For every good sales team, there are at least a dozen different sales methodologies that could be employed to take things to the next level. The best sales method for one team or organization may not be the same as what’s best for the next, so it’s helpful to learn about the different methodologies and what they have to offer. Gap selling is one of the more popular sales strategies out there today, and we’ll cover everything you need to know here.
The gap selling methodology is simple: there is a gap between where the prospect is and where they want to be. Sales reps need to position their product as the best solution to fill that gap. Of course, there’s a lot more to it than that—this methodology requires your sales team to ask the most thought-provoking and effective questions possible and time them appropriately so that they elicit the right information.
A sales professional known simply as Keenan defined gap selling in his best-selling book, Gap Selling: Getting the Customer to Yes. He’s the CEO of A Sales Growth Company, and his book has helped several sales teams find a better way to turn prospects into customers.
The process of gap selling starts by identifying three elements of the buying scenario with each prospect:
The focus is on the customer, not the sale. And to get from point A to point B, there are a few steps involved.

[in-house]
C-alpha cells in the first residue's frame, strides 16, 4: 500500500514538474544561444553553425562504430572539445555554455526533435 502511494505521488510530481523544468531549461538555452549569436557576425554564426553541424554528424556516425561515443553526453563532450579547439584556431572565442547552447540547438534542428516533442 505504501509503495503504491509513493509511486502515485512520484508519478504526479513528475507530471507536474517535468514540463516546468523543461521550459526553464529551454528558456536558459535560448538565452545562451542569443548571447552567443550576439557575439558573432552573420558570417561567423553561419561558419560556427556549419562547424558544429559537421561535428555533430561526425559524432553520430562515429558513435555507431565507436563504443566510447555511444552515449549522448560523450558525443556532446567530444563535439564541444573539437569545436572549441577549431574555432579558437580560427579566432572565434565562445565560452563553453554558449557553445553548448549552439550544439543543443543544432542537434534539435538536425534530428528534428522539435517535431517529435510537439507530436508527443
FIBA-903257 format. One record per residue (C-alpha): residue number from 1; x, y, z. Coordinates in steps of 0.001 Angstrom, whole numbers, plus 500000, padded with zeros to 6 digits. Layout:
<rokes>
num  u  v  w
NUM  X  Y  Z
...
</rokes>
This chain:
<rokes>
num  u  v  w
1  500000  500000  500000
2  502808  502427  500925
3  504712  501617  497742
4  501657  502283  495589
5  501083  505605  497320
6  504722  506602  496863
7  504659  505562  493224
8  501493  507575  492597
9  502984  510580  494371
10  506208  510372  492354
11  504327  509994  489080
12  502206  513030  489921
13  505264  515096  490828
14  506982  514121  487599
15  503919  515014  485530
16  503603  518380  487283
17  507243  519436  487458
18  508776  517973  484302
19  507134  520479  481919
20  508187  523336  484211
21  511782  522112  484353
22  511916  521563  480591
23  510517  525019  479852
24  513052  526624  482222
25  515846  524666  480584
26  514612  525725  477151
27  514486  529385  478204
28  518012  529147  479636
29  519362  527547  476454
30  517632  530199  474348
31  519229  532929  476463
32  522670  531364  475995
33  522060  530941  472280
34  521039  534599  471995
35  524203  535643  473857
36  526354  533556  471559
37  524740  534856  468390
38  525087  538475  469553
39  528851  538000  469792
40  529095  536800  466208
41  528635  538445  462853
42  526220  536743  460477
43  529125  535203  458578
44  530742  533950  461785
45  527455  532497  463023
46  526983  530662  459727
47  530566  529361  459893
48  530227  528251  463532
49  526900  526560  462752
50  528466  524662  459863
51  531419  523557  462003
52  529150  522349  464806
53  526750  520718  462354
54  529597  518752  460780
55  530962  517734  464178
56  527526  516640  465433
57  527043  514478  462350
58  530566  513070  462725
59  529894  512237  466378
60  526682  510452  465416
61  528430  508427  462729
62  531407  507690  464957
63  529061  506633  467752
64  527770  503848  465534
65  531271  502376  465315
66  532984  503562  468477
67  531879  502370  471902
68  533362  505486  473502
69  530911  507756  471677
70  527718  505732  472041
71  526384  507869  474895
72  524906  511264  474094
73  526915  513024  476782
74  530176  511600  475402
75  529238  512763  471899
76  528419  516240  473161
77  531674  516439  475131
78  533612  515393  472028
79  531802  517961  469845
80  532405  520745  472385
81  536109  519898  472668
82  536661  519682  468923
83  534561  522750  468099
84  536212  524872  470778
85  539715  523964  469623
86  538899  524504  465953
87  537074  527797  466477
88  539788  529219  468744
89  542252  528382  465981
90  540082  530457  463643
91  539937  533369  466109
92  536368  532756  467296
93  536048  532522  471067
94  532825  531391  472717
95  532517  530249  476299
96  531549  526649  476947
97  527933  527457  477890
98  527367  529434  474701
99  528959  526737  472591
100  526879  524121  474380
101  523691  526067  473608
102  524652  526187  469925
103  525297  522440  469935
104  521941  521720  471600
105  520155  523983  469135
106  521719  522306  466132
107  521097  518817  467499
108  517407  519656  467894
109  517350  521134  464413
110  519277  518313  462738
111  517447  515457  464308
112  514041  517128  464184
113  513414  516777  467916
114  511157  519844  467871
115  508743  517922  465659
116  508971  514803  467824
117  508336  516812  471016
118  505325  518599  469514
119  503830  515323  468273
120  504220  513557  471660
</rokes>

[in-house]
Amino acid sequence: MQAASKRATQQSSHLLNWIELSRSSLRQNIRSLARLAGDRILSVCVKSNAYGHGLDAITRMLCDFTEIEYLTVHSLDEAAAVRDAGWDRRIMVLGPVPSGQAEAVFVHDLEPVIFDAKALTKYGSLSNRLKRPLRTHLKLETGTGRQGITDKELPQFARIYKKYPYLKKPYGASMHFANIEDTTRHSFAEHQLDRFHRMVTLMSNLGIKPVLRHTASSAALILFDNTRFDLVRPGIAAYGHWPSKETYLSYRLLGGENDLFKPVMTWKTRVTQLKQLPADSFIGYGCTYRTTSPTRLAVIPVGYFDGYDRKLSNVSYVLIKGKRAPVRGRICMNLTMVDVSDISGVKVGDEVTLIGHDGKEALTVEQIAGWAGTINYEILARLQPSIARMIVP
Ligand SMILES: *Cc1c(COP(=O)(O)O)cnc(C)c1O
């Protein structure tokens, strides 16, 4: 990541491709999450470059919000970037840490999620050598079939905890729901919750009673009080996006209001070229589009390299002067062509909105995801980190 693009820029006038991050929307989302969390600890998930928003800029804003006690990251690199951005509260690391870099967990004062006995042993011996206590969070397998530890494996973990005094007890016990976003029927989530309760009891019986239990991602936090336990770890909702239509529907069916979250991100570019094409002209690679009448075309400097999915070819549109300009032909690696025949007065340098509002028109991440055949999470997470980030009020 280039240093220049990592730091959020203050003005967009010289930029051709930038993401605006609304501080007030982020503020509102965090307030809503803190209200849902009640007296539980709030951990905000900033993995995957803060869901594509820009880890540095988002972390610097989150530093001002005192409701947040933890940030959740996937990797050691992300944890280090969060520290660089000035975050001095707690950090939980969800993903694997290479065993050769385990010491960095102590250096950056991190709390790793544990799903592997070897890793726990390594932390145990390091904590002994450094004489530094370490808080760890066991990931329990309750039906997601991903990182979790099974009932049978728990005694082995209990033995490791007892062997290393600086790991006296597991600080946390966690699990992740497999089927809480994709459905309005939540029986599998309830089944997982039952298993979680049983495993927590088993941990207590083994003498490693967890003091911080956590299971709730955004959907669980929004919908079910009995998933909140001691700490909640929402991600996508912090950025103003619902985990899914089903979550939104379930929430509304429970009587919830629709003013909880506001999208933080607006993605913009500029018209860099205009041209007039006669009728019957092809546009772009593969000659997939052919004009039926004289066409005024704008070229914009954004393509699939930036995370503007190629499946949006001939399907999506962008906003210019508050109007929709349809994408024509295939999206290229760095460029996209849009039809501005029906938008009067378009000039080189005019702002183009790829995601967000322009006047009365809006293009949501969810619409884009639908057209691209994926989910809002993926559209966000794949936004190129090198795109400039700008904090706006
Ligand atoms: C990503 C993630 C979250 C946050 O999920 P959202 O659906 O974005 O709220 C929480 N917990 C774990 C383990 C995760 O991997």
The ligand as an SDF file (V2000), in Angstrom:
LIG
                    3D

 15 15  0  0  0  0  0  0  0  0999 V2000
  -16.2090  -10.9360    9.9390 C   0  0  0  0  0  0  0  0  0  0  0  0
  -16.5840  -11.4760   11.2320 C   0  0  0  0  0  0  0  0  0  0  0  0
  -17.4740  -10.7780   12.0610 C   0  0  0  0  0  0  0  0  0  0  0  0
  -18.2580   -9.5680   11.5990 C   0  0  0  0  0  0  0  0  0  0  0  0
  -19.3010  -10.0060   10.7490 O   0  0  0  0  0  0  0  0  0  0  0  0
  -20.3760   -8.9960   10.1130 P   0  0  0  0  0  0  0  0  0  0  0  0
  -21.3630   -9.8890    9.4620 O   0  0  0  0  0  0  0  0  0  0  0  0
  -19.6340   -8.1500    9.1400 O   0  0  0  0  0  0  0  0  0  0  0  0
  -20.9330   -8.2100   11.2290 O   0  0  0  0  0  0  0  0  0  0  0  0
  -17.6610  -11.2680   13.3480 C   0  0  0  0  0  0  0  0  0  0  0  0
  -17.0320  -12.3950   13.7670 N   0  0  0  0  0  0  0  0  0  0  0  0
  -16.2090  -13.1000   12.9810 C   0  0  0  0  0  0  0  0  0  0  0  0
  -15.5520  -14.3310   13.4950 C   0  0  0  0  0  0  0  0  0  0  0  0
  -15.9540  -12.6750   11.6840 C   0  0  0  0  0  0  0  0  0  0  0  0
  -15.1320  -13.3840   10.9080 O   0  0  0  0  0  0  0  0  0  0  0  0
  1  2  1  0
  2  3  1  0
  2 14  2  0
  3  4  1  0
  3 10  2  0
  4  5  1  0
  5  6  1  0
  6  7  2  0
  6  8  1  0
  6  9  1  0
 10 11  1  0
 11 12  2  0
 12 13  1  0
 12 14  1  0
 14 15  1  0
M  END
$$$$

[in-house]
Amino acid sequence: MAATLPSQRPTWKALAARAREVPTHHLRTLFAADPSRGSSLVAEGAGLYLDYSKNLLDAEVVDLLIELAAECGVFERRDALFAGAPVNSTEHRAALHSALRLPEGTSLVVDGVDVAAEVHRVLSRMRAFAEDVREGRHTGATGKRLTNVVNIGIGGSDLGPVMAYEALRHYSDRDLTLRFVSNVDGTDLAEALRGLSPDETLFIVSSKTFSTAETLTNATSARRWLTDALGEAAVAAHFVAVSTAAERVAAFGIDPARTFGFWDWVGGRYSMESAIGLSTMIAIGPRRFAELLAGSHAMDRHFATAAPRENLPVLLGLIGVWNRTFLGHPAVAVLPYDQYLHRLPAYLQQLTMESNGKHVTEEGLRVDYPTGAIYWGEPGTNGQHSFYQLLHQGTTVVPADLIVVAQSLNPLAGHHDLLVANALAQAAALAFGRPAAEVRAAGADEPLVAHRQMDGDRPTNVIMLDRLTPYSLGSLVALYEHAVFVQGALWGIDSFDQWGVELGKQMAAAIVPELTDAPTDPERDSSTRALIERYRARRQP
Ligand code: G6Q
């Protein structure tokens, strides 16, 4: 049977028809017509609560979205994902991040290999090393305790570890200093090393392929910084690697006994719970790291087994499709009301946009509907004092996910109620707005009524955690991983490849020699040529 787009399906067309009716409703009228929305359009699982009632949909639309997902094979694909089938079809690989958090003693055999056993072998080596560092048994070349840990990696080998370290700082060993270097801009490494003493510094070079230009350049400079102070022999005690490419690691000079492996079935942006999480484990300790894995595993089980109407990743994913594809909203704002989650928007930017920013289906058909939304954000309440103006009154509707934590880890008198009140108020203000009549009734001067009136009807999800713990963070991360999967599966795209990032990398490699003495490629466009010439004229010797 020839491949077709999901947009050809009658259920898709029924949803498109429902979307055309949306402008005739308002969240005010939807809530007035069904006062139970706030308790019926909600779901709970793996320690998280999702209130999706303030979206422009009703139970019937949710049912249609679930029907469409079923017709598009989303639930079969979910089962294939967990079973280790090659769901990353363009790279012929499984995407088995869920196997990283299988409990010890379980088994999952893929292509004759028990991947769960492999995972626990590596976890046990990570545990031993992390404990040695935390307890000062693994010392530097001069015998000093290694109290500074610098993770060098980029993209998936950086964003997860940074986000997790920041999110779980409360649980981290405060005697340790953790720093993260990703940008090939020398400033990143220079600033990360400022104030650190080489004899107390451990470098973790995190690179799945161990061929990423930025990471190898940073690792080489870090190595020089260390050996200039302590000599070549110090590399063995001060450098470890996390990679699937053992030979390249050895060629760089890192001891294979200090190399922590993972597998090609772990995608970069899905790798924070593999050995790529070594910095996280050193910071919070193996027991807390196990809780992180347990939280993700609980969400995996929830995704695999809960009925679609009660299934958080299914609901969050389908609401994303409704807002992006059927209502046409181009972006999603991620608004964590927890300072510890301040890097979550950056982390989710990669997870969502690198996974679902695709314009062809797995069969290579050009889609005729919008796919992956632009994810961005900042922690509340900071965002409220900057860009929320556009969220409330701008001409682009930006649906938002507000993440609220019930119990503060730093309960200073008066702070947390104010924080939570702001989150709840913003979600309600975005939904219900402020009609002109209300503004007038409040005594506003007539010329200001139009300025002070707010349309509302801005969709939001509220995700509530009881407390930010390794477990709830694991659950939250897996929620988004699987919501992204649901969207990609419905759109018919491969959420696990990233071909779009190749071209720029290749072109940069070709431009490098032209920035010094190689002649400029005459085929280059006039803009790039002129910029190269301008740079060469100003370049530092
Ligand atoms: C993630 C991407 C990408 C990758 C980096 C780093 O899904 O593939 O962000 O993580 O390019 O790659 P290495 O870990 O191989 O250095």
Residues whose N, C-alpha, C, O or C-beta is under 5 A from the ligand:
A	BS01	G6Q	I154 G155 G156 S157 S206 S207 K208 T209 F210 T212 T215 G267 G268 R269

Within this process, certain questions can help sales reps determine how they can “fill the gap” to meet the customer’s needs. These questions, as mentioned, should be thoughtful and well-planned, and focused on getting to the root of the prospect’s problem so that you can deliver a solution.
As Keenan says in his book: “Problems get you to the impact and the impact is where urgency, value, and need live and where the sale takes root.”
To find that urgency, value, and need, ask prospects three categories of questions: probing questions, provoking questions, and validating questions.
Probing questions are exactly what they sound like: questions that probe for deeper information. They are used to get as much detail and information from the prospect as possible. These questions should be open-ended to be most effective.
Some examples of probing questions include:
Provoking questions are those that make the prospects think or play the “devil’s advocate” in some cases. They help your sales reps discern more closely what prospects need and what types of solutions would most get their attention. This may cause some discomfort for prospects, but it is an important step in getting them to a decision.
Some common provoking questions are:
Finally, you have validating questions. These are questions that you ask to validate and affirm your prospect’s decision. These can be closed-ended questions and are essentially designed to confirm everything you’ve learned thus far and ensure everyone is on the same page.
A few examples of validating questions include:
While this may not be the ideal sales methodology for every business, those who use it will find that several benefits come from being able to master the system. For B2B sales and complex solutions, gap selling is a good choice. Some of the perks that come from successfully implementing this sales method include:
As mentioned, gap selling does take some work to master, but it can be a great choice for some industries where that extra attention on the customer can help facilitate a better buying decision. When you do it right, you can gain these benefits and others.
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